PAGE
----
With less than six weeks until early voting begins, Nevada Democrats are continuing to grow their voter registration advantage over Republicans and say they’re outpacing their internal voter contact benchmarks.
Democrats currently have a 68,000-person, or a 4.6 percentage point, voter registration advantage over Republicans — about 5,000 more in raw numbers but 0.8 percentage points less than they had at this point in 2014 — and have widened the gap by about 9,000 since March. As they grow their voter registration numbers, officials with the Nevada State Democratic Party say they’re also about 10 percent ahead of their internal goals for numbers of doors knocked and voters registered.
Though messaging and the nuances of each individual race are important, control of a U.S. Senate seat, the governor’s mansion, five other statewide offices and both houses of the Legislature could all be won or lost based on the parties’ ability to register and engage voters, and both parties have vocalized their confidence in those efforts at this point in the cycle. Republicans, who traditionally have had the weaker ground game than Democrats, recently announced that they had hit a million voter contacts, more than they were able to accomplish in total last cycle, due to innovations in their volunteer and data programs.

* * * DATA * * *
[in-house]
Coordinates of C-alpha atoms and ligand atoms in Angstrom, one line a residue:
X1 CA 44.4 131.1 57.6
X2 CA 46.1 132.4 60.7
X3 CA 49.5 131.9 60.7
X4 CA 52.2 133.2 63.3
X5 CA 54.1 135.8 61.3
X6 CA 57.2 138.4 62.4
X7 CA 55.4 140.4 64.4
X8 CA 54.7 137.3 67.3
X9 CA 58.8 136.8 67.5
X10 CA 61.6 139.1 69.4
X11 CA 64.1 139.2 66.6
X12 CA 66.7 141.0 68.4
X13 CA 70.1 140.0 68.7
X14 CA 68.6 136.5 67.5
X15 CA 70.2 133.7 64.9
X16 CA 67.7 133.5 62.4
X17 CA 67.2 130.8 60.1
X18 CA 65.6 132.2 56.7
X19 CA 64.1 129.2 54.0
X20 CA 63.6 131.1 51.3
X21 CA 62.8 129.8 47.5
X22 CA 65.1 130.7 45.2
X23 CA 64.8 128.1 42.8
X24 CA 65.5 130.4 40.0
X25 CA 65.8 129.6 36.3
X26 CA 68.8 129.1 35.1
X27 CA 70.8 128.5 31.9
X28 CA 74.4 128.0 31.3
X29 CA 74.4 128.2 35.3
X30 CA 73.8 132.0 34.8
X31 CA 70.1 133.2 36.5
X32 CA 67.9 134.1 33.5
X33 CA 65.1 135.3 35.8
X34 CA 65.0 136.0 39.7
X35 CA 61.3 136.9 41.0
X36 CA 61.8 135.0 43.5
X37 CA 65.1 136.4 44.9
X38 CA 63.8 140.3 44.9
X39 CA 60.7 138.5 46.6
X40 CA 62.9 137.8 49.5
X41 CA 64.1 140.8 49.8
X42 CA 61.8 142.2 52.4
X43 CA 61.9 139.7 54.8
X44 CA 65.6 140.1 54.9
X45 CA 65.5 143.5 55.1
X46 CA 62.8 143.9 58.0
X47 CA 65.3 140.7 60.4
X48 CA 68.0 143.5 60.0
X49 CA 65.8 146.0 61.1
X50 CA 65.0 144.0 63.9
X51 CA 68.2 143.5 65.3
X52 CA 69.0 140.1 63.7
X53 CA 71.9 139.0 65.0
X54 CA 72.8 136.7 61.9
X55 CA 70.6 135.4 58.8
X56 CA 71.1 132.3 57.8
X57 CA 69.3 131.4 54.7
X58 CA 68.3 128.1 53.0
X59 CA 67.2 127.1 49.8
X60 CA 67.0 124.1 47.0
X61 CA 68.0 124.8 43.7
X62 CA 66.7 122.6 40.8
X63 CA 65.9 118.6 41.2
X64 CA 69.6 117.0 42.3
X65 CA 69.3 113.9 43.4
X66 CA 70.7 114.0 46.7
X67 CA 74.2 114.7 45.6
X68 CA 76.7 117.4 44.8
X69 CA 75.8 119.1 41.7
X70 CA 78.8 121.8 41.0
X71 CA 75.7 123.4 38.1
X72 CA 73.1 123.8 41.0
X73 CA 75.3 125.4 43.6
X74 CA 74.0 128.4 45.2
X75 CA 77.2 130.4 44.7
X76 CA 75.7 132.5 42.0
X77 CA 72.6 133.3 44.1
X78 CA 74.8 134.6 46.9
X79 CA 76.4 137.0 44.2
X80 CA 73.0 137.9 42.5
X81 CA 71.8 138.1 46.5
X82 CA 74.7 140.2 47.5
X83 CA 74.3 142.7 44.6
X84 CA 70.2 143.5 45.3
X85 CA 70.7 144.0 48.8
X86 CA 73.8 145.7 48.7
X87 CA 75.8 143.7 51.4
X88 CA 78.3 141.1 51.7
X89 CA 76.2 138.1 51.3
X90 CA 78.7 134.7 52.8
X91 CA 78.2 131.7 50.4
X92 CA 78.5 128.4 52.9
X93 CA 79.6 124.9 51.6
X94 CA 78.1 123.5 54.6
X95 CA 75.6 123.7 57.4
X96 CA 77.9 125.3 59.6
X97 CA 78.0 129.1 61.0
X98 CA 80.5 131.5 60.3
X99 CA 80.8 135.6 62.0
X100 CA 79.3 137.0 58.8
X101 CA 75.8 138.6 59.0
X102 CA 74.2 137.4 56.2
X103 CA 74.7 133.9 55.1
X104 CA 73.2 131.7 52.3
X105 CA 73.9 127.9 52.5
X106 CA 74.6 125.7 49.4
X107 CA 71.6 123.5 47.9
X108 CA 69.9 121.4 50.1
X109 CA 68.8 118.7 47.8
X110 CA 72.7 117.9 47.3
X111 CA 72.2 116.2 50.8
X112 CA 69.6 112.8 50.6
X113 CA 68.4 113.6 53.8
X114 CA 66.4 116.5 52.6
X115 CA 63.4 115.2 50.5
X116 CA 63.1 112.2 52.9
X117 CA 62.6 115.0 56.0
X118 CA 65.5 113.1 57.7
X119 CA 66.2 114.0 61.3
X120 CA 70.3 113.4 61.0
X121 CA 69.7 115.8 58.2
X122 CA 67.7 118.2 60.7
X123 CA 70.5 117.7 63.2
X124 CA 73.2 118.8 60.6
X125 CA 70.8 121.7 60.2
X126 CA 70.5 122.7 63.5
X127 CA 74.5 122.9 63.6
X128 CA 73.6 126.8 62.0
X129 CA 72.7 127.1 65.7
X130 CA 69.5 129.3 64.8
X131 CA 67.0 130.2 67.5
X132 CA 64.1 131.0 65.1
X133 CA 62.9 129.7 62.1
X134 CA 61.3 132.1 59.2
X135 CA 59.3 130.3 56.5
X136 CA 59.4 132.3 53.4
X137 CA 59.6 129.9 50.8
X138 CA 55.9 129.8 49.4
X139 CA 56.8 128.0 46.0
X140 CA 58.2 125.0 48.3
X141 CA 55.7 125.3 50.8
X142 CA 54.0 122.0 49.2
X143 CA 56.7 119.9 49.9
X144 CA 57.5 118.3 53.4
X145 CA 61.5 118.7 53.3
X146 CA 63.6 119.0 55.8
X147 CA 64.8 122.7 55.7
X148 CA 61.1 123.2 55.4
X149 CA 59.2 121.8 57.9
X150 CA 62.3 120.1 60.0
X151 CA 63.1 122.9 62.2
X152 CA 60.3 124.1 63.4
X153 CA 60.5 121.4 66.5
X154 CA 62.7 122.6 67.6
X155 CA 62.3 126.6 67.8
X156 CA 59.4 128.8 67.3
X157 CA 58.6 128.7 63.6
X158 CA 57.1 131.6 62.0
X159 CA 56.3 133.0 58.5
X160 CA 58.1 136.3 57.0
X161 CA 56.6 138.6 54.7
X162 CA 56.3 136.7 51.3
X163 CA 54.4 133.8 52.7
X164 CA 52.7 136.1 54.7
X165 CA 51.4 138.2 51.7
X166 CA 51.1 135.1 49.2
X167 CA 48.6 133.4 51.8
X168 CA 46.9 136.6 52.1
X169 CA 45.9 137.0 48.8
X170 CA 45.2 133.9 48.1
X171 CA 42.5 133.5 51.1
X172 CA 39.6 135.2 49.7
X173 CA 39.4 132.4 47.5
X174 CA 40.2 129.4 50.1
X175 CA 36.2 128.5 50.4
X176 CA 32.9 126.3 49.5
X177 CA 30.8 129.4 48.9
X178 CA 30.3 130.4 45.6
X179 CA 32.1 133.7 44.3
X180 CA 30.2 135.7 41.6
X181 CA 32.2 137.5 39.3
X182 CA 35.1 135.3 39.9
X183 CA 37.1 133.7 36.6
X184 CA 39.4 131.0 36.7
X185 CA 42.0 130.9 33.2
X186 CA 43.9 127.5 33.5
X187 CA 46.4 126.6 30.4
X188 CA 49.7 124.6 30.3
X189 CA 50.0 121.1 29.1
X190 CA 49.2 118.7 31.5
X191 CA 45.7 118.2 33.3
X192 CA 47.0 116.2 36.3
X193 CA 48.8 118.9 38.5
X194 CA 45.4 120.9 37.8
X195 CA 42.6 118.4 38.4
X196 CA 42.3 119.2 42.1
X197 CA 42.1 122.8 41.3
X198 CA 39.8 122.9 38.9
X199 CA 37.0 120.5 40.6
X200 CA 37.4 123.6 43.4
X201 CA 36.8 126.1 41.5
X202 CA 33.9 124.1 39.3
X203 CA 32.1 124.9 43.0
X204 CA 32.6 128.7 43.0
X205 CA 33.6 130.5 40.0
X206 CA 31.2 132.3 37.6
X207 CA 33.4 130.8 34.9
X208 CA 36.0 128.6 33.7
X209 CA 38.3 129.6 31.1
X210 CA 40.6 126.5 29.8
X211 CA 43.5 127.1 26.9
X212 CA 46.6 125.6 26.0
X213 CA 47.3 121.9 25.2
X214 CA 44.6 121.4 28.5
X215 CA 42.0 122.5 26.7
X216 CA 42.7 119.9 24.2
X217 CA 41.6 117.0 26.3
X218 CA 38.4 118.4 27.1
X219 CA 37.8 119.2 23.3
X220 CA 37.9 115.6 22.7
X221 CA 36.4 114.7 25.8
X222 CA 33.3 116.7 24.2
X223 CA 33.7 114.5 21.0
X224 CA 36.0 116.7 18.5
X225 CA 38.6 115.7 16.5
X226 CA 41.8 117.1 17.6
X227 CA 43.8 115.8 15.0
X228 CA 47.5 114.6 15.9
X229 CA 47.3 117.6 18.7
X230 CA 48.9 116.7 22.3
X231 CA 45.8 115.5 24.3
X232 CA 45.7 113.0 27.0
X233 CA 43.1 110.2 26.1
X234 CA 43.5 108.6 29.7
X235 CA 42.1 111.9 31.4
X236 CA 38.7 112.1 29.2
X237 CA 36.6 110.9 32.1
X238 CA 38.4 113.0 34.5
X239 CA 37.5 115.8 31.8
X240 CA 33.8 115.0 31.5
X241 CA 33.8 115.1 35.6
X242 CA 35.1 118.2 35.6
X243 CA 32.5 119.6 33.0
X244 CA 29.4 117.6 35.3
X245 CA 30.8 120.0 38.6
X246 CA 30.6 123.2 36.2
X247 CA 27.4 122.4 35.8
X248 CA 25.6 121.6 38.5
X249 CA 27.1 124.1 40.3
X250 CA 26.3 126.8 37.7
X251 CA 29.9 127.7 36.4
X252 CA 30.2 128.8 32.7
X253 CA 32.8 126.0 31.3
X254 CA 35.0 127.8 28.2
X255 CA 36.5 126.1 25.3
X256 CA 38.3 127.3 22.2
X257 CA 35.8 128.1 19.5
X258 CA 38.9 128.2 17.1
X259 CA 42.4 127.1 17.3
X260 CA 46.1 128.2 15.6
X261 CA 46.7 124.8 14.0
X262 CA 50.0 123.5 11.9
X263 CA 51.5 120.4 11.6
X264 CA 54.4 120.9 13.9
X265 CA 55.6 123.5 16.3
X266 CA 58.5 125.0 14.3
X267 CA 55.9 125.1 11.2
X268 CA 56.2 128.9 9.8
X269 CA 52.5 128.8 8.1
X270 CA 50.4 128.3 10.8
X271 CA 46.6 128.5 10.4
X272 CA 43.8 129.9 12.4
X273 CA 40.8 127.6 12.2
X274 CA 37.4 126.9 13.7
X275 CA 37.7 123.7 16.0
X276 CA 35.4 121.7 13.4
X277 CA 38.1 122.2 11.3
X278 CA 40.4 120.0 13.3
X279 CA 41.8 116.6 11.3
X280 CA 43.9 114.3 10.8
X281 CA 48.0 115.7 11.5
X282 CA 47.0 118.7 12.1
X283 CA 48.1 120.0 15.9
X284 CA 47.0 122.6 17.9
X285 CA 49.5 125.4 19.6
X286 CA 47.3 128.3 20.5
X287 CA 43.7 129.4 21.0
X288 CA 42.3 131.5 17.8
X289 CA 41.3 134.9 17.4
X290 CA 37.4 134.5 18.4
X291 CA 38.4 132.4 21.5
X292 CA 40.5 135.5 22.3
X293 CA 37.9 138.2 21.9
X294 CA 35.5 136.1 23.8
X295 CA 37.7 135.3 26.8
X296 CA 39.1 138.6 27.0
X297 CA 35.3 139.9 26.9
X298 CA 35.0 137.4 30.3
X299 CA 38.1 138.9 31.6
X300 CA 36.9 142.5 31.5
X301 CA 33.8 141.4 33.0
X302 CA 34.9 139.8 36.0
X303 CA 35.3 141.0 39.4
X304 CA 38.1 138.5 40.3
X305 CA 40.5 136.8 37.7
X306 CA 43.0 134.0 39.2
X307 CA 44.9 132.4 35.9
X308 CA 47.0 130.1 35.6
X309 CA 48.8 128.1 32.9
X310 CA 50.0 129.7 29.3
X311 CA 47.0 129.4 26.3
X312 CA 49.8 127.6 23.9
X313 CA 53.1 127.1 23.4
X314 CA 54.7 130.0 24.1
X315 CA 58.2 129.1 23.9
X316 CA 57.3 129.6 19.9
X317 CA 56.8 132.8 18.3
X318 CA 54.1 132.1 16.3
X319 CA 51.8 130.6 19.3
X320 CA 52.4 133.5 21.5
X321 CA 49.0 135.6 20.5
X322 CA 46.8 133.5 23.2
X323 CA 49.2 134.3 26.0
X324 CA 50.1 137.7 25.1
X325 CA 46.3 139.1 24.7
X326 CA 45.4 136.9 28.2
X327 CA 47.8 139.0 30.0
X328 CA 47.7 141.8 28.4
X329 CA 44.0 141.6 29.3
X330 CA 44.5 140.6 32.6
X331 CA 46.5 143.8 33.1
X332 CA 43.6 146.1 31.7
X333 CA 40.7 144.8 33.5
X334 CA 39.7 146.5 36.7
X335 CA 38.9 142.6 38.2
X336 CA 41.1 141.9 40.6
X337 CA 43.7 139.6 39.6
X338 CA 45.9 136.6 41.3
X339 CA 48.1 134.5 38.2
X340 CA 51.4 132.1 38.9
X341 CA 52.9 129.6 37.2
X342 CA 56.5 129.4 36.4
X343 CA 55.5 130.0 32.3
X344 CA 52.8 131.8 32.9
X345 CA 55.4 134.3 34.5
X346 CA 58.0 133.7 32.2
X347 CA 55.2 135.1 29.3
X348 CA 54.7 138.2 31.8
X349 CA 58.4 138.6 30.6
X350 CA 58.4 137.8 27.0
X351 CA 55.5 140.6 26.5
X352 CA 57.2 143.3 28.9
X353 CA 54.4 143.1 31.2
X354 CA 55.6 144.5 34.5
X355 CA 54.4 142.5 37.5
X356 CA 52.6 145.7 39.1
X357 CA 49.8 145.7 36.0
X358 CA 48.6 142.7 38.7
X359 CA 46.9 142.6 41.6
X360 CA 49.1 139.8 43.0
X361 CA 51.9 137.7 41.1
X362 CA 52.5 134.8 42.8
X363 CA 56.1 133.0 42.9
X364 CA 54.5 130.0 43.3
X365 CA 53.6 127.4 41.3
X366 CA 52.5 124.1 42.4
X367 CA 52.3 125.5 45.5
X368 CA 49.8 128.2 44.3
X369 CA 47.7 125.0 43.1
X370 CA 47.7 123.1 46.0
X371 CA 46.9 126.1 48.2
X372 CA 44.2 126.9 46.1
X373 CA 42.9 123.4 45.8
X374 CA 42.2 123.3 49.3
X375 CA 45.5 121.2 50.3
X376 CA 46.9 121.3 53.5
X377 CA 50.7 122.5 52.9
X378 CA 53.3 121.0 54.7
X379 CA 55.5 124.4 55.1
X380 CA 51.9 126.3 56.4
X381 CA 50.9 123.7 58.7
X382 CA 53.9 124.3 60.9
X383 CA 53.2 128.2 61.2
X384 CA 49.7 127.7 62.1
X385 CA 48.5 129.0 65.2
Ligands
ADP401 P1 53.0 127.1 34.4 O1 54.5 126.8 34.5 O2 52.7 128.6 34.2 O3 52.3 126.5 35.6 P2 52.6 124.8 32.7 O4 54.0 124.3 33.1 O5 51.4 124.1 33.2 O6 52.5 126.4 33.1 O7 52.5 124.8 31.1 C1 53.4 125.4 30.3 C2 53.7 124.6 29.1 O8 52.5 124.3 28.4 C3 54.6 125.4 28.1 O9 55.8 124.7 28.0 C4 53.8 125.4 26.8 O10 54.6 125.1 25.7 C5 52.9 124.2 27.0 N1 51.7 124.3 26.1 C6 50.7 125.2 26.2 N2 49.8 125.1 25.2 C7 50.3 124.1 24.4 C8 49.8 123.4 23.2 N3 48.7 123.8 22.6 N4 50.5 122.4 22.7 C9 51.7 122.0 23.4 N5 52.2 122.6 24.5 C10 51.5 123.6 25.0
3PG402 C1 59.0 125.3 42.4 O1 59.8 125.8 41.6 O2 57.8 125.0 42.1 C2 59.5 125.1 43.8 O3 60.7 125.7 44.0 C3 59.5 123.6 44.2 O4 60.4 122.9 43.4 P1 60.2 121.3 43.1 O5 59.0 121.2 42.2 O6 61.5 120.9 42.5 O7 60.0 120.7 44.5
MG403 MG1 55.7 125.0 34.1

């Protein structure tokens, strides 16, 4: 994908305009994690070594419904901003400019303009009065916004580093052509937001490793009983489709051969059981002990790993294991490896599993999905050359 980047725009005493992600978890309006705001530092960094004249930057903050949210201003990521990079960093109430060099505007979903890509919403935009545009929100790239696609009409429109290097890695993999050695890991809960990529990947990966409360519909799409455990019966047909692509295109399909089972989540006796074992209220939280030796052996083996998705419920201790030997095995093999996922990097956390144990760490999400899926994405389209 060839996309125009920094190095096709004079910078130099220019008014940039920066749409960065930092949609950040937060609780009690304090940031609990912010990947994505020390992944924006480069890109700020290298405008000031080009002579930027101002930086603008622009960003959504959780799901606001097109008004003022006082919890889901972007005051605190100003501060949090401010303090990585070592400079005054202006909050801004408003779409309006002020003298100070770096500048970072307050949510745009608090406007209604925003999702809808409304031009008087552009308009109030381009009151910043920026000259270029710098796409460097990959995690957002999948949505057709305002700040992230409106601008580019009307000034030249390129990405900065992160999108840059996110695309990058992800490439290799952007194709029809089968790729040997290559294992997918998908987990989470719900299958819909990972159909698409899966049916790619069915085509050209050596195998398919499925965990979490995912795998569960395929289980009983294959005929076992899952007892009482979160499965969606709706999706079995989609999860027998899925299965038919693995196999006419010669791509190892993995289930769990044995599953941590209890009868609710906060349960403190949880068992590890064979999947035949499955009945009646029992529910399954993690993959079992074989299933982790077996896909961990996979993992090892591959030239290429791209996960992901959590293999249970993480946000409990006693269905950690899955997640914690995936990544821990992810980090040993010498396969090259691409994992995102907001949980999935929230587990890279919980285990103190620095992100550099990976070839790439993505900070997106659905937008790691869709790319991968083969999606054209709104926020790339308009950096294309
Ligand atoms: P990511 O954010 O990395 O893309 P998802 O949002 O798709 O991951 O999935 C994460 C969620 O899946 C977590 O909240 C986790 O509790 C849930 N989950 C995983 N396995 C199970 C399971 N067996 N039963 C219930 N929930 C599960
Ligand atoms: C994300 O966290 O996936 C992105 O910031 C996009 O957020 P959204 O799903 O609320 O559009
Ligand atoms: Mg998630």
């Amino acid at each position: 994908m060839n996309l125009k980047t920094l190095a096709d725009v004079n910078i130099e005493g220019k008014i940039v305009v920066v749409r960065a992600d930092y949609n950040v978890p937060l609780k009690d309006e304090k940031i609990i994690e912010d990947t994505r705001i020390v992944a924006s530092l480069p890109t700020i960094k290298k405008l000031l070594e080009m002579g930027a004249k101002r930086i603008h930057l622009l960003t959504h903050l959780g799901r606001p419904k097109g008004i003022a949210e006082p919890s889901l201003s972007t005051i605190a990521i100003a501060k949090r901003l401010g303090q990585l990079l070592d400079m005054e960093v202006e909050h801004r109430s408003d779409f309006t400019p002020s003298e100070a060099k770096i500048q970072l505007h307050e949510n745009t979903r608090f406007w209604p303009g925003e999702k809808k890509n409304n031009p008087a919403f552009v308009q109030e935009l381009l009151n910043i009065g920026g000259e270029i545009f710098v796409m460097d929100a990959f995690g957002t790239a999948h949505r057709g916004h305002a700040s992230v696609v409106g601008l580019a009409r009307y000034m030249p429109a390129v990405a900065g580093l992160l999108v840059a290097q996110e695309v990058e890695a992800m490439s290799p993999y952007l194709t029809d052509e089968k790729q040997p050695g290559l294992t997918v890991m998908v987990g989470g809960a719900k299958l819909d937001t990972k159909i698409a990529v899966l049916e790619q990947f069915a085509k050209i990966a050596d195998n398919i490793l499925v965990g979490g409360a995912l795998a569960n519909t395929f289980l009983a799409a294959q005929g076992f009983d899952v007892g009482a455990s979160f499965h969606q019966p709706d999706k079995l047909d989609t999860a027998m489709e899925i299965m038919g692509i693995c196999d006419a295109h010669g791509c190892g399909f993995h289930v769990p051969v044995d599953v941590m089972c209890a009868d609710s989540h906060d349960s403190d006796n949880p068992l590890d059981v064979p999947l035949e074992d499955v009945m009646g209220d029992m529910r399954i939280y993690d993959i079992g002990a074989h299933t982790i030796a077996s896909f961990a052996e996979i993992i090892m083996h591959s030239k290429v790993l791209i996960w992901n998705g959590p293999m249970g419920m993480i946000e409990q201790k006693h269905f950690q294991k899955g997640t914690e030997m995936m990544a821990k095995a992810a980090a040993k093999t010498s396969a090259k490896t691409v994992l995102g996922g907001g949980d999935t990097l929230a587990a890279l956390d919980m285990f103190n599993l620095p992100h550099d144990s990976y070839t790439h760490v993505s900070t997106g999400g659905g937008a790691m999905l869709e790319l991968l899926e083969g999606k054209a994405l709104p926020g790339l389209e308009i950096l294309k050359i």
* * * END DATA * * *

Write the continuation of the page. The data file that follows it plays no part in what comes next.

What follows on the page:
But Democrats say that even as Republicans are taking steps to improve their ground game, they are eyeing different strategies to stay ahead of the curve.
“What they are doing is not new for Democratic campaigns and what we’ve done cycle after cycle,” said Alana Mounce, executive director of the Nevada State Democratic Party. “For us, the floor is making sure we have a coordinated campaign, we have a very strong data infrastructure.”
Mounce said that the Democratic Party has increasingly incorporated cell phone numbers into its voter files, with 72 percent of the database now having cell phone numbers attached. Doing so, she said, allows the party to have “more efficient” conversations with voters because it can reach them faster.